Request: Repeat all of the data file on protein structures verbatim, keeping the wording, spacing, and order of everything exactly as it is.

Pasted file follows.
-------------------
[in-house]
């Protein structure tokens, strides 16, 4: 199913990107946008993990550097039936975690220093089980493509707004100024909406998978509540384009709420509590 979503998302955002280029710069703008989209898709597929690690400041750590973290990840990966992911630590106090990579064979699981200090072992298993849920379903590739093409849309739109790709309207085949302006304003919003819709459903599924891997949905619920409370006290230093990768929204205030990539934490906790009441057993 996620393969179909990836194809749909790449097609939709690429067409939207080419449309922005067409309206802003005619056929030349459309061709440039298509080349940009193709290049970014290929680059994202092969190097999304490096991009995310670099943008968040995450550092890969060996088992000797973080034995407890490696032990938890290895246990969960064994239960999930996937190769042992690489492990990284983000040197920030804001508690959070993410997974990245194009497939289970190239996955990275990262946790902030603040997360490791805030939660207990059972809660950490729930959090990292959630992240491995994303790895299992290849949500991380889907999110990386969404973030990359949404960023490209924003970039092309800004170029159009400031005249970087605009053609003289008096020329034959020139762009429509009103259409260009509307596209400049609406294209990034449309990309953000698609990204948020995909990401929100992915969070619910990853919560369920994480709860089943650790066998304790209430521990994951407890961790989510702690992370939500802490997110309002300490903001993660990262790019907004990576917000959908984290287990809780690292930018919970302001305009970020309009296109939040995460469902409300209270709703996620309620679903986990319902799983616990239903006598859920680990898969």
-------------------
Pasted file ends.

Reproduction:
[in-house]
């Protein structure tokens, strides 16, 4: 199913990107946008993990550097039936975690220093089980493509707004100024909406998978509540384009709420509590 979503998302955002280029710069703008989209898709597929690690400041750590973290990840990966992911630590106090990579064979699981200090072992298993849920379903590739093409849309739109790709309207085949302006304003919003819709459903599924891997949905619920409370006290230093990768929204205030990539934490906790009441057993 996620393969179909990836194809749909790449097609939709690429067409939207080419449309922005067409309206802003005619056929030349459309061709440039298509080349940009193709290049970014290929680059994202092969190097999304490096991009995310670099943008968040995450550092890969060996088992000797973080034995407890490696032990938890290895246990969960064994239960999930996937190769042992690489492990990284983000040197920030804001508690959070993410997974990245194009497939289970190239996955990275990262946790902030603040997360490791805030939660207990059972809660950490729930959090990292959630992240491995994303790895299992290849949500991380889907999110990386969404973030990359949404960023490209924003970039092309800004170029159009400031005249970087605009053609003289008096020329034959020139762009429509009103259409260009509307596209400049609406294209990034449309990309953000698609990204948020995909990401929100992915969070619910990853919560369920994480709860089943650790066998304790209430521990994951407890961790989510702690992370939500802490997110309002300490903001993660990262790019907004990576917000959908984290287990809780690292930018919970302001305009970020309009296109939040995460469902409300209270709703996620309620679903986990319902799983616990239903006598859920680990898969």